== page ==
Connecticut liquor stores are sure to be busy Saturday because after that, they will by state mandate be closed until Tuesday.
And it will be the same situation next weekend -- after celebrating the new year Sunday, liquor stores will again be closed that Monday.
The State Liquor Control Act determines when Connecticut liquor stores, bars, restaurants, hotels and other establishments may sell or serve alcoholic liquor, and Consumer Protection Commissioner William M. Rubenstein is outlining the law’s requirements as they apply to the days surrounding Christmas, 2011 and New Year’s Day, 2012.
Because the Christmas and New Year’s holidays fall on Sundays this year, additional restrictions apply, Rubenstein said.
“We typically receive many inquiries from liquor retailers, police officers, and the general public about this matter, so I want to ensure that buyers and sellers understand what the law says,” Rubenstein said. “According to Section 30-91d of the Connecticut General Statutes, when Christmas Day and New Year’s Day fall on Sunday, retail sales of liquor on that Sunday and the following Monday are prohibited. In short, package stores will not be open on December 26th or on January 2nd.”
While grocery stores may be open those days, they may not sell beer.
Several people who visited on Whitney Avenue Friday said they had no idea that liquor stores would be closed both Monday and the day after New Years, and most said they didn't understand why.
"I don't know why they are doing that," said Hamden resident Scott Arrons as he carried out a shopping cart full of bottles that will be given Sunday as gifts. "It seems to me that it doesn't do anything but make the liquor stores lose out on a day of sales."
"I'll bet there are going to be some pretty mad people Monday looking to buy beer and stuff and find the stores closed," said Robert Markum of Cheshire. "I would never have even imagined they would be closed Monday."
"Makes no sense at all," Maryanne LeBarr said. "But that's government for you."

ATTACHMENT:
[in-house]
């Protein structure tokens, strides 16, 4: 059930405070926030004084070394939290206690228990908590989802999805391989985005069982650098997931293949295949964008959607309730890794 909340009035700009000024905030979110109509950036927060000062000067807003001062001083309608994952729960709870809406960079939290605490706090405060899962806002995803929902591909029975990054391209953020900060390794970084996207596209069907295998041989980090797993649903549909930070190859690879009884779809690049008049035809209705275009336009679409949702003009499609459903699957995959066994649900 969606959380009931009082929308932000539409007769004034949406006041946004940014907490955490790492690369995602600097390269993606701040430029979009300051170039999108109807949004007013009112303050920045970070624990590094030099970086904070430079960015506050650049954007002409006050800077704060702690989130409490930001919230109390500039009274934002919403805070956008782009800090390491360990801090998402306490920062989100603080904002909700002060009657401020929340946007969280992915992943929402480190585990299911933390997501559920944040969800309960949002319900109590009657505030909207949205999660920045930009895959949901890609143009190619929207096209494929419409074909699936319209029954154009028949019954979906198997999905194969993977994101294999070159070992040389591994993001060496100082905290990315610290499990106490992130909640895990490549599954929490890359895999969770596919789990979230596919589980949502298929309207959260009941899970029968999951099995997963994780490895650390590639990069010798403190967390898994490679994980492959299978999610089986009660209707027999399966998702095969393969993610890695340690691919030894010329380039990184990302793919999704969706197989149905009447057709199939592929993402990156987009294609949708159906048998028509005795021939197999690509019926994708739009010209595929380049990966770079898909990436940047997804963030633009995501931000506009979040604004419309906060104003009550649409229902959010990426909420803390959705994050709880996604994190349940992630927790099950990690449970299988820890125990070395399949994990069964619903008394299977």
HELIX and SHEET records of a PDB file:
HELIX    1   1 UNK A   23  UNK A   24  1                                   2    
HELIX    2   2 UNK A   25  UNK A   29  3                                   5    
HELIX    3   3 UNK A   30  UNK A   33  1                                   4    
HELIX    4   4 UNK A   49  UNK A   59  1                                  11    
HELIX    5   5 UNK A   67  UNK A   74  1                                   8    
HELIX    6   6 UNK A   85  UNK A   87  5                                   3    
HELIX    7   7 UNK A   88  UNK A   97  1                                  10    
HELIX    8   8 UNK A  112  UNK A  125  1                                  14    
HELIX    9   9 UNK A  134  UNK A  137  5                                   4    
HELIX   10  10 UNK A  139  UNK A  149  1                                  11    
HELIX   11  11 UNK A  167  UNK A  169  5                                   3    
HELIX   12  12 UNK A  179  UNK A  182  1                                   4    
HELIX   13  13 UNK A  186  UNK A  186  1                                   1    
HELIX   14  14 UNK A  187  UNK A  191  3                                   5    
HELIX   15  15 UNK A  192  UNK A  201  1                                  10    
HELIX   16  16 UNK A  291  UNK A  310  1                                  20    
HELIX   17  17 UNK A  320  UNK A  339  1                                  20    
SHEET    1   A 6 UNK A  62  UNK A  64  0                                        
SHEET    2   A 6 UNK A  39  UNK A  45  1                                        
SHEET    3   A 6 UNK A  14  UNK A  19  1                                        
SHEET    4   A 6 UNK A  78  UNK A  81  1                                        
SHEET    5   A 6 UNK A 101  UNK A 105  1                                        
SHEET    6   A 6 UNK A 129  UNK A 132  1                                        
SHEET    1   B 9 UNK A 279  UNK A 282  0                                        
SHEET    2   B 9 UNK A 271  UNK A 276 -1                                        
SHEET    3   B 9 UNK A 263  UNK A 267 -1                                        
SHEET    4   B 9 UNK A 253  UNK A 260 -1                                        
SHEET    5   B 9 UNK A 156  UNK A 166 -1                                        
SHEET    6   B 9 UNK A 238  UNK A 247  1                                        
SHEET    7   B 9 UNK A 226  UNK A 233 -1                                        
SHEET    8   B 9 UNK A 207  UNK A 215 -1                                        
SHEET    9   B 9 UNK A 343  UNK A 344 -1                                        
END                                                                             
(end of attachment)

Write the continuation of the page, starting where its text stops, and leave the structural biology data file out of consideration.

The following is a summary of the days and hours during which liquor may be sold over the holidays:
- Christmas Eve, Saturday, 12/24: Liquor stores and grocery stores with beer permits may sell during normal hours. Bars, restaurants and cafes may serve until 2 a.m. 12/25.
- Christmas Day, Sunday, 12/25 and Monday, 12/26: Package stores closed both days, grocery stores may be open but the sale of beer is prohibited.
- Christmas Day, Sunday, 12/25: Restaurants, bars, cafes, casinos (food must be available) may serve as permit allows for normal operation.
- New Year’s Eve, Saturday, 12/31: Liquor stores and grocery stores with beer permits may sell during normal hours. Bars, restaurants and cafes may serve until 3 a.m. 1/1
- New Year’s Day, Sunday 1/1 and Monday 1/2: Package stores closed both days, grocery stores may be open but the sale of beer is prohibited.
- New Year’s Day, Sunday 1/1: Restaurants, bars, cafes, casinos (food must be available) may serve as permit allows for normal operation.
“Connecticut law allows drinks to be sold until 3:00 a.m. on the morning of January 1,” Rubenstein said. “However, any town, by vote or local ordinance, may have reduced its locally permissible hours; in such towns, the reduced hours mandated by local governance take precedence over State law.”
Retail sales of beer, alcoholic liquor and wine at package stores and grocery stores are permitted until 9:00 p.m. on New Year’s Eve, although stores may close earlier if they choose.
Rubenstein is asking the public to be thoughtful and cautious over the holidays.
“I’d like to urge everyone to guard against needless tragedy – please drink responsibly, don’t drink and drive, and don’t serve or provide alcohol to anyone under the age of 21 during this holiday season,” Rubenstein said. “Our best wishes to everyone for a happy, healthy and safe holiday.”
The Department of Consumer Protection, through the State Liquor Control Commission, oversees all sales of liquor in the State of Connecticut. As Commissioner of Consumer Protection, Rubenstein is Chairman of the Liquor Control Commission.